Hundreds of people with difficult-to-treat superbugs are being offered fecal transplants to deal with their infections.
In a fecal microbiota transplant (FMT), healthy bacteria are transferred “in a mixture of prepared processed stool from a healthy donor” to another person’s gut.
The National Institute for Health and Care Excellence (Nice) says the trial should be considered for patients who have undergone two or more treatments for Clostridium difficile (C.diff) unsuccessfully.
Treating these people with gut bacteria from a healthy person’s poop can help restore healthy gut bacteria, Nice said.
C.diff is a type of bacteria that can cause diarrhea, and it often affects people who have taken antibiotics.
The bug can usually be treated with another type of antibiotic, but is sometimes referred to as a “superbug” because of the resistance to treatment in some cases.
Nice said clinical trials have shown that FMT treatment is significantly better than antibiotics alone at clearing a stubborn C.diff infection, and treatment with this method could save the NHS thousands of pounds.
Patients may need to take fewer antibiotics and have reported a better quality of life after treatment, it added.
The FMT section can be swallowed in a pill, or it can be administered through a tube that is inserted directly into the stomach through the nose, or alternatively, it can be deposited directly into the colon, also through a tube.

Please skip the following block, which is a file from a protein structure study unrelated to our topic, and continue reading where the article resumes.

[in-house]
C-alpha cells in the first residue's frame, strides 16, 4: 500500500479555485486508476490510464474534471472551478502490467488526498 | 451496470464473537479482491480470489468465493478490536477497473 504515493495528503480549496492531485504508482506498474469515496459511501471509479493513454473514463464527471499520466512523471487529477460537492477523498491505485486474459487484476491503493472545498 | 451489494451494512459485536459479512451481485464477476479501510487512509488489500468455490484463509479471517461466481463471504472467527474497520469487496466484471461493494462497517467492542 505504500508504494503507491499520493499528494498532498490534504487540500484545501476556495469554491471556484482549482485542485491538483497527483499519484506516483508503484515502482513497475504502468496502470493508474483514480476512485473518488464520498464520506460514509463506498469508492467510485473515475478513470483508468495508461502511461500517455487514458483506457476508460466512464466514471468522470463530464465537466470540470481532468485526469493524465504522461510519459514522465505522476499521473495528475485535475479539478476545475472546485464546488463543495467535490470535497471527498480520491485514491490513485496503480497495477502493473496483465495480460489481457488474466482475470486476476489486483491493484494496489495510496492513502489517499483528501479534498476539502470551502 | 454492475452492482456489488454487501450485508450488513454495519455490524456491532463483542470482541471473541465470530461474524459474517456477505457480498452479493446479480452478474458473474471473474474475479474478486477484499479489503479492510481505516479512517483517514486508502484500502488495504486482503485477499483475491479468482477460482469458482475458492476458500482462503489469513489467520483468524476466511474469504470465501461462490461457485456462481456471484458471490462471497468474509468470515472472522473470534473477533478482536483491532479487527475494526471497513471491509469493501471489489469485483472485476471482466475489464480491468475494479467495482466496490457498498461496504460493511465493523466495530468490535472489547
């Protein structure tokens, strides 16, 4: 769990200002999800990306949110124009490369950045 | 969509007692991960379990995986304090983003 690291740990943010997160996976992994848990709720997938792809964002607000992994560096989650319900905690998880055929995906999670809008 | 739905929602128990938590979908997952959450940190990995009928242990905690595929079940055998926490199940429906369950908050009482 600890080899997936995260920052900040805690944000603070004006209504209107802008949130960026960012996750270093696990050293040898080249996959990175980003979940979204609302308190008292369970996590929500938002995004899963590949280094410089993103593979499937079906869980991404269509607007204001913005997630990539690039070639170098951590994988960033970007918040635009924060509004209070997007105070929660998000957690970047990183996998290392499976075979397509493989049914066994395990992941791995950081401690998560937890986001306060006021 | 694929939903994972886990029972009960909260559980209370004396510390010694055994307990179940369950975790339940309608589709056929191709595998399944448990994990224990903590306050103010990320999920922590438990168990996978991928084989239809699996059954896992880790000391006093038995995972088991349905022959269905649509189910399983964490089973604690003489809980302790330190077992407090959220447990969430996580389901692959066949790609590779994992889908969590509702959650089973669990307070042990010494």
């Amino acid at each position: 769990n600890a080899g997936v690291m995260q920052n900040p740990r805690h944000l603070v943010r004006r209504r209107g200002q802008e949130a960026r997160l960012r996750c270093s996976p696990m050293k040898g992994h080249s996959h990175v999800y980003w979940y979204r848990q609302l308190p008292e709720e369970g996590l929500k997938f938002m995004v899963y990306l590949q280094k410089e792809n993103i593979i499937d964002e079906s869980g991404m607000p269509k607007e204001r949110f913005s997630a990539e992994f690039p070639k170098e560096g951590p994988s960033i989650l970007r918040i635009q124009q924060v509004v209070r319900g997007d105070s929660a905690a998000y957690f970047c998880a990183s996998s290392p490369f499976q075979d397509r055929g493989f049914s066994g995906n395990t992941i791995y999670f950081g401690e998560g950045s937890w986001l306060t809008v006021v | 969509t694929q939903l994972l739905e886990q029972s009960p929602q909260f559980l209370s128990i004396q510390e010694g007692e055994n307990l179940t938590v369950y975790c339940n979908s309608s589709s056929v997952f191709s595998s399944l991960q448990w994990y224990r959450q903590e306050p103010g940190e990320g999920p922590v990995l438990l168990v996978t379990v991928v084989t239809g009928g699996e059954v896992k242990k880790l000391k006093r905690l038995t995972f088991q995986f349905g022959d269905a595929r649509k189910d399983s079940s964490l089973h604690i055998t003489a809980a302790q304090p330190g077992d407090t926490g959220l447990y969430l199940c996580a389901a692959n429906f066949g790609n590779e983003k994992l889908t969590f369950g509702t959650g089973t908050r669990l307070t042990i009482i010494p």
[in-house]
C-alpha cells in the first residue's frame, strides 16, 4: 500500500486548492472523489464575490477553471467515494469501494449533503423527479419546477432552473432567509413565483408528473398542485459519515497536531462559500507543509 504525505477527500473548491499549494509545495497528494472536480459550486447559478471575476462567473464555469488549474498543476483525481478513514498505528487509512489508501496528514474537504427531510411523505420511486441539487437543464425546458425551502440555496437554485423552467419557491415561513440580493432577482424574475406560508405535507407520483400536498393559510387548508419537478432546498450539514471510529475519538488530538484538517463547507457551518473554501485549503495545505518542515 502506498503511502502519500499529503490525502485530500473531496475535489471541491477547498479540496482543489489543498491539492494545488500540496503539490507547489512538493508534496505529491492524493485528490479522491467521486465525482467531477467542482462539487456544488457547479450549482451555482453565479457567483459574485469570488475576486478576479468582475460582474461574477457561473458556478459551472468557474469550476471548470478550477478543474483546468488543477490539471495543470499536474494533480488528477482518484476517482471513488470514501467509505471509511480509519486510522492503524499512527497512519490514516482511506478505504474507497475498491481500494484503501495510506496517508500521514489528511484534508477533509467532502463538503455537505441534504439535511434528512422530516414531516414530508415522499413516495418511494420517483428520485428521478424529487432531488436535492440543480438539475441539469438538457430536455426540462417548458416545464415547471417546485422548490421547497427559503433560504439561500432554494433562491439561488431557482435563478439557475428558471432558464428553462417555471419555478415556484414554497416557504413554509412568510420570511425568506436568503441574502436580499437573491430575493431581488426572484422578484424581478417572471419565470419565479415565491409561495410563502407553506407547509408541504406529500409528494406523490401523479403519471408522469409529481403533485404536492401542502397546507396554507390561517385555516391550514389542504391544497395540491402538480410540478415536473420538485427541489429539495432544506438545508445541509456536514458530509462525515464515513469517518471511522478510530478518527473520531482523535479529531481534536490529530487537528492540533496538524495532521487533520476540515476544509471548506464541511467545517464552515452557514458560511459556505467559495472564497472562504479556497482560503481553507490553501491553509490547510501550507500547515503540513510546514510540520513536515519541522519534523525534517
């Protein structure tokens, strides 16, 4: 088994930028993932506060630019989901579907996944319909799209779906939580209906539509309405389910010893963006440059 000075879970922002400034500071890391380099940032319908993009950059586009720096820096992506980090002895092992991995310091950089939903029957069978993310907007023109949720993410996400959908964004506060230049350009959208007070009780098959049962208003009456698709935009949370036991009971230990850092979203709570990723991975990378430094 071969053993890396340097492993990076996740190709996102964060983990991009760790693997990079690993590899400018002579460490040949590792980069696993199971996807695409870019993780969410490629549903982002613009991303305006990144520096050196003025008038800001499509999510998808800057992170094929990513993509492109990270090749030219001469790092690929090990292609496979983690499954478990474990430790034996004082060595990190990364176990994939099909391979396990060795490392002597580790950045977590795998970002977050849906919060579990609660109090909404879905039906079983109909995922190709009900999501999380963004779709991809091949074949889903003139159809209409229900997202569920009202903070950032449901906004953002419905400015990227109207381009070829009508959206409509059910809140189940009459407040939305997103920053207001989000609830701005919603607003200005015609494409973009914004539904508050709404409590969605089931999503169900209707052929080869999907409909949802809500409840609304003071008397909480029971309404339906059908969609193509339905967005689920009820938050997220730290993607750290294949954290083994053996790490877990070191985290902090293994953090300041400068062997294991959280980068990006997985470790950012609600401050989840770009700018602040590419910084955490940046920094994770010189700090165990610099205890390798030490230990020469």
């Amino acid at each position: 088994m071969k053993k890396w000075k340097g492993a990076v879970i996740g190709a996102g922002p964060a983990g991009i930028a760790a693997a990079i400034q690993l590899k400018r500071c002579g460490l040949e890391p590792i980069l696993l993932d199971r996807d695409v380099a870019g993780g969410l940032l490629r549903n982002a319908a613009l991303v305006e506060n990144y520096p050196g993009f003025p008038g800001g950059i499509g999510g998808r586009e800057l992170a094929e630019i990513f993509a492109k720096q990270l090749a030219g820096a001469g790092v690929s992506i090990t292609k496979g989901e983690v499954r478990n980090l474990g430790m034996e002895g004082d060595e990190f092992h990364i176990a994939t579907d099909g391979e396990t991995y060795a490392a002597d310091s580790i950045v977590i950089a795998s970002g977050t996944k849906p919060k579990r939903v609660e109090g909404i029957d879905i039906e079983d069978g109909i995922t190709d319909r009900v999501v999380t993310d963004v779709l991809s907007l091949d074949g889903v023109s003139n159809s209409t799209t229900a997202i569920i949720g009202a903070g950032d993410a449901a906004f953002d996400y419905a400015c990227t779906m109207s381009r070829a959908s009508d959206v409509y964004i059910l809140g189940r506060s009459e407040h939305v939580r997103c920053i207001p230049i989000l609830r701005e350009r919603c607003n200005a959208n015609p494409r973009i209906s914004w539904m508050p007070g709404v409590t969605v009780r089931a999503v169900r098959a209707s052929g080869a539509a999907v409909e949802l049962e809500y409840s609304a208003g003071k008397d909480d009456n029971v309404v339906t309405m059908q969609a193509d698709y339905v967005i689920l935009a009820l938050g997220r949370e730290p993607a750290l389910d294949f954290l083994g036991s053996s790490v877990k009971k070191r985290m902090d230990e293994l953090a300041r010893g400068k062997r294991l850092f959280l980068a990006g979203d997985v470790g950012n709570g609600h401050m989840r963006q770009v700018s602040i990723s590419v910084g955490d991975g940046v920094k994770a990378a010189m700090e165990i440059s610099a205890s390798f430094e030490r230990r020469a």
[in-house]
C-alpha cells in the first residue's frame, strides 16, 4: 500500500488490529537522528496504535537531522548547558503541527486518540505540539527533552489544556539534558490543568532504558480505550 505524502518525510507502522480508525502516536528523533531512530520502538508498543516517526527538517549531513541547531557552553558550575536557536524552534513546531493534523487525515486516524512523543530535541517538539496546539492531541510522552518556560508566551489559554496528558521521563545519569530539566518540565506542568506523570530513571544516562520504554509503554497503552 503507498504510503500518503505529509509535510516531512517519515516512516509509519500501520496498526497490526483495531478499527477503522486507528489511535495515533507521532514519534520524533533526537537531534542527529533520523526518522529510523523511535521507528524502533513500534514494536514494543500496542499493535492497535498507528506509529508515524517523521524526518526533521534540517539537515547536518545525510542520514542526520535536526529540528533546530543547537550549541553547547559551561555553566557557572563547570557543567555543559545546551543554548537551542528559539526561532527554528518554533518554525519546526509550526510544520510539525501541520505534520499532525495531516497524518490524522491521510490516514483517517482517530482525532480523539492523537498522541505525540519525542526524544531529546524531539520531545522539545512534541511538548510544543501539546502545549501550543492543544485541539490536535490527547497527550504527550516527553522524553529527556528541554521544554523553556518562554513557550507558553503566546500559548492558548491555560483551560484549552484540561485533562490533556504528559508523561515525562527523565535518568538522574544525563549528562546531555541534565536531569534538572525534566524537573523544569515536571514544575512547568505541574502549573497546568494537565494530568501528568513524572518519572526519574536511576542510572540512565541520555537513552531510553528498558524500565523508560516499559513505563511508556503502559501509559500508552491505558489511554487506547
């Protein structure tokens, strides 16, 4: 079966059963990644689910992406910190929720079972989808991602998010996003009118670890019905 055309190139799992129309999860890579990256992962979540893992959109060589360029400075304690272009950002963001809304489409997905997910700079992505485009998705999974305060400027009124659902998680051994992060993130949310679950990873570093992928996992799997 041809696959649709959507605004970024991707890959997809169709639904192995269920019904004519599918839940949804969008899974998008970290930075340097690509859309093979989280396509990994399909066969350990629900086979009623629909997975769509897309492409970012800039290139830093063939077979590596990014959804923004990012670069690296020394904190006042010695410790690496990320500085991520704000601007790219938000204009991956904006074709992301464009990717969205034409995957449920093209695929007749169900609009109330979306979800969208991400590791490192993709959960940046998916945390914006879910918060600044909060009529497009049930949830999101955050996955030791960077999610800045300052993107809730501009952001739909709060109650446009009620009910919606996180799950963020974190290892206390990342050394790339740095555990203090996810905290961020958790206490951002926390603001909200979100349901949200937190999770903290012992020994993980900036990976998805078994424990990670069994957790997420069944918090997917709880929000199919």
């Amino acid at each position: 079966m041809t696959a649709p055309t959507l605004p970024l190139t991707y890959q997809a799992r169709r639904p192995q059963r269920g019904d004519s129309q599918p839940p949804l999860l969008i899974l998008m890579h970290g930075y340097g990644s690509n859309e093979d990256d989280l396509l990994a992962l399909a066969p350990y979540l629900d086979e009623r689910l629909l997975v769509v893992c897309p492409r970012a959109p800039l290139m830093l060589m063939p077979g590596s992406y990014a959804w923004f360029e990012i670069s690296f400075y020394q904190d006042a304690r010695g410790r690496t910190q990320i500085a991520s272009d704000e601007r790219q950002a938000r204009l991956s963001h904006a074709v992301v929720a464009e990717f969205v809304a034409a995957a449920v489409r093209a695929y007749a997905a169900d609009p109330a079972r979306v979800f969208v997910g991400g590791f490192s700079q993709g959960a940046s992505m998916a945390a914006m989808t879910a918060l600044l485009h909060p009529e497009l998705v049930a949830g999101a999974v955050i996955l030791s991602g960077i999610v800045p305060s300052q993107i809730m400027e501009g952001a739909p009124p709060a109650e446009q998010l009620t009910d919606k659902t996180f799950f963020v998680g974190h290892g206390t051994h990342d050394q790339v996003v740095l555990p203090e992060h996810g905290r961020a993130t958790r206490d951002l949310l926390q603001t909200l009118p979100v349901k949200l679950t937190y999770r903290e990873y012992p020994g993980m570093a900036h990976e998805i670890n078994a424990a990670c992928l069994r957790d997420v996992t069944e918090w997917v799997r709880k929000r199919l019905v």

Mark Chapman, interim director of medical technology at Nice, said: “There is currently a need for effective treatment of C.diff in people who have had two or more courses of antibiotics.
“Our committee’s recommendation for this innovative treatment will provide health professionals with another tool to use in the fight against this infection, while also balancing the need to provide the best care with value for money.
“Using this treatment will also help reduce antibiotic dependence and in turn reduce the likelihood of antimicrobial resistance, supporting NICE’s guidelines for good antimicrobial stewardship.”
Nice said it made the decision to continue with FMT after considering evidence from five studies involving 274 adults, which showed that more C.diff infections were resolved with FMT, than antibiotic treatment, in four of the studies – and there was no difference in the other.
The data also showed that the treatment can resolve up to 94% of infections.
FMT can be significantly cheaper than antibiotics when given as an oral capsule – a saving of over £8,000; it can save hundreds of pounds when given as a colonoscopy, but is more expensive when given as an enema.
Nice estimates that 450 to 500 people in England could be treated with FMT annually for multiple recurrences of C.diff infections.
It said there must be a strict donor screening program and treatments must be manufactured in accordance with human medicine regulations.
All donors will be pre-screened to ensure that the stool provided is healthy and tested for a wide range of viral, bacterial and parasitic infections, including screening for COVID-19.